As previously noted, the silversmiths of Czarist Russia were very prolific and produced a very substantial number of beautiful silver objects. When the Communists took control, they confiscated a tremendous amount of silver and art objects from the nobility which had ruled Russia. Most of the treasures seized were melted down for their silver and gold content.
A small amount was taken by the fleeing nobility after the 1917 revolution, and eventually ended up on the world collectibles market.
Some small precious metal objects escaped the Communist grasping hands and were hidden for many many years. When Russia's borders were opened up within the last few years, more of these wonderful old spoons have made their way to the American antique market.
The pictures in this exhibit are pieces of silver flatware which would be found in a typical wealthy man's mansion. At this point in history, the flatware would be placed on the table face side down. All of the workmanship would be on the back of the flatware because that is what the guests would see when they sat down.
Unfortunately, the back of spoons are rounded, thus the scanner does not do a good job of capturing all of the beauty on a curved surface. But I wanted you to be able to see the nice workmanship which is still available for the average collector.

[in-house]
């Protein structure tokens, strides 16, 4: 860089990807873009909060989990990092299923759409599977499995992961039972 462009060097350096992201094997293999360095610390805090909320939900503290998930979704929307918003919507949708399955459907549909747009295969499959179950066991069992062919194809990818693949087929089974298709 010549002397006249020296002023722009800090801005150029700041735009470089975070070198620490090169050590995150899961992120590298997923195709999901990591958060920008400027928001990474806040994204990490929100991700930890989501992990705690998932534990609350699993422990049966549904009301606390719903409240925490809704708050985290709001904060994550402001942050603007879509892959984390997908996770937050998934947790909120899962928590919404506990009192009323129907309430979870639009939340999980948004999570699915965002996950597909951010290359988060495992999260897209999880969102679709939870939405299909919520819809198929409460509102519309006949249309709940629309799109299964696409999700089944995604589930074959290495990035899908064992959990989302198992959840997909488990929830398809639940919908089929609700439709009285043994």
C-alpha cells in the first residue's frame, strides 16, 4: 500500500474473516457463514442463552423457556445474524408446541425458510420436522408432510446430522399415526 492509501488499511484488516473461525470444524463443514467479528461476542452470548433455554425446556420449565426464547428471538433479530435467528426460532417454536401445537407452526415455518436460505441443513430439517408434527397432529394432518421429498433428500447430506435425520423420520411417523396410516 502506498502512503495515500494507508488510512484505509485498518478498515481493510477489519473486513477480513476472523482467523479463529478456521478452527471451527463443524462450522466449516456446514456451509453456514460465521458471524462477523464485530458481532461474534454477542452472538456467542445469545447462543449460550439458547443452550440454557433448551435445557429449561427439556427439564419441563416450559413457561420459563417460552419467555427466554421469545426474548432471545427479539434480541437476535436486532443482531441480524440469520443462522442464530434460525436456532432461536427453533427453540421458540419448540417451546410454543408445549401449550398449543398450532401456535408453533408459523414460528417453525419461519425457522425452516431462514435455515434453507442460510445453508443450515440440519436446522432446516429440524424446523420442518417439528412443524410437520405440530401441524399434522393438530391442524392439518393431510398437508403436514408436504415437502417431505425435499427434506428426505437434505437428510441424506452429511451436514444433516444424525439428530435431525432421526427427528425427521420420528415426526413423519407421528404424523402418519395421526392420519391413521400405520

Engraved picture on a strainer (1889)
Server with engraved cyrillic lettering (1891)
Castle on small server (1871)
Nice Art Nuevo designs (1879)
I have a set of 6 which is available for sale
Flower and square design (1895)
flowered art nuevo design
I have one extra piece with this design
Interesting Art Nuevo style engraving from 1878
These spoons look to me like engraved corn designs within heart shaped devices. Date not marked but I would guess 1870 - 1890 time period.
Much of the time it is very difficult to identify older flatware. Many of the marks are not exactly the same as shown in the books, and the books are incomplete. With spoons, the styles were often similar in many countries. We can identify the patterns in the English books to learn approximately when the spoon was made, and then use the marks to try to identify the country of origin.
Based upon the styling of the engraving and the shape of the top and the bowl shape, this large serving spoon (7.75" 195mm) appears to be about 1790 - 1800. The engraving on the back and the engraved "v" shape indicates a year of around 1805. The marks do not match any in my books exactly, but appear to be similar to some Russian marks, so I have tentatively placed the spoon in this exhibit.
One lesson you can learn from this spoon museum is that older valuable pieces can still be found for cheap prices. This spoon was sold to me cheaply because the dealer thought that it was "silverplate" because the marks were not easily identifiable. There are many other bargains out there. Learn to recognize them and you will make your own discoveries.
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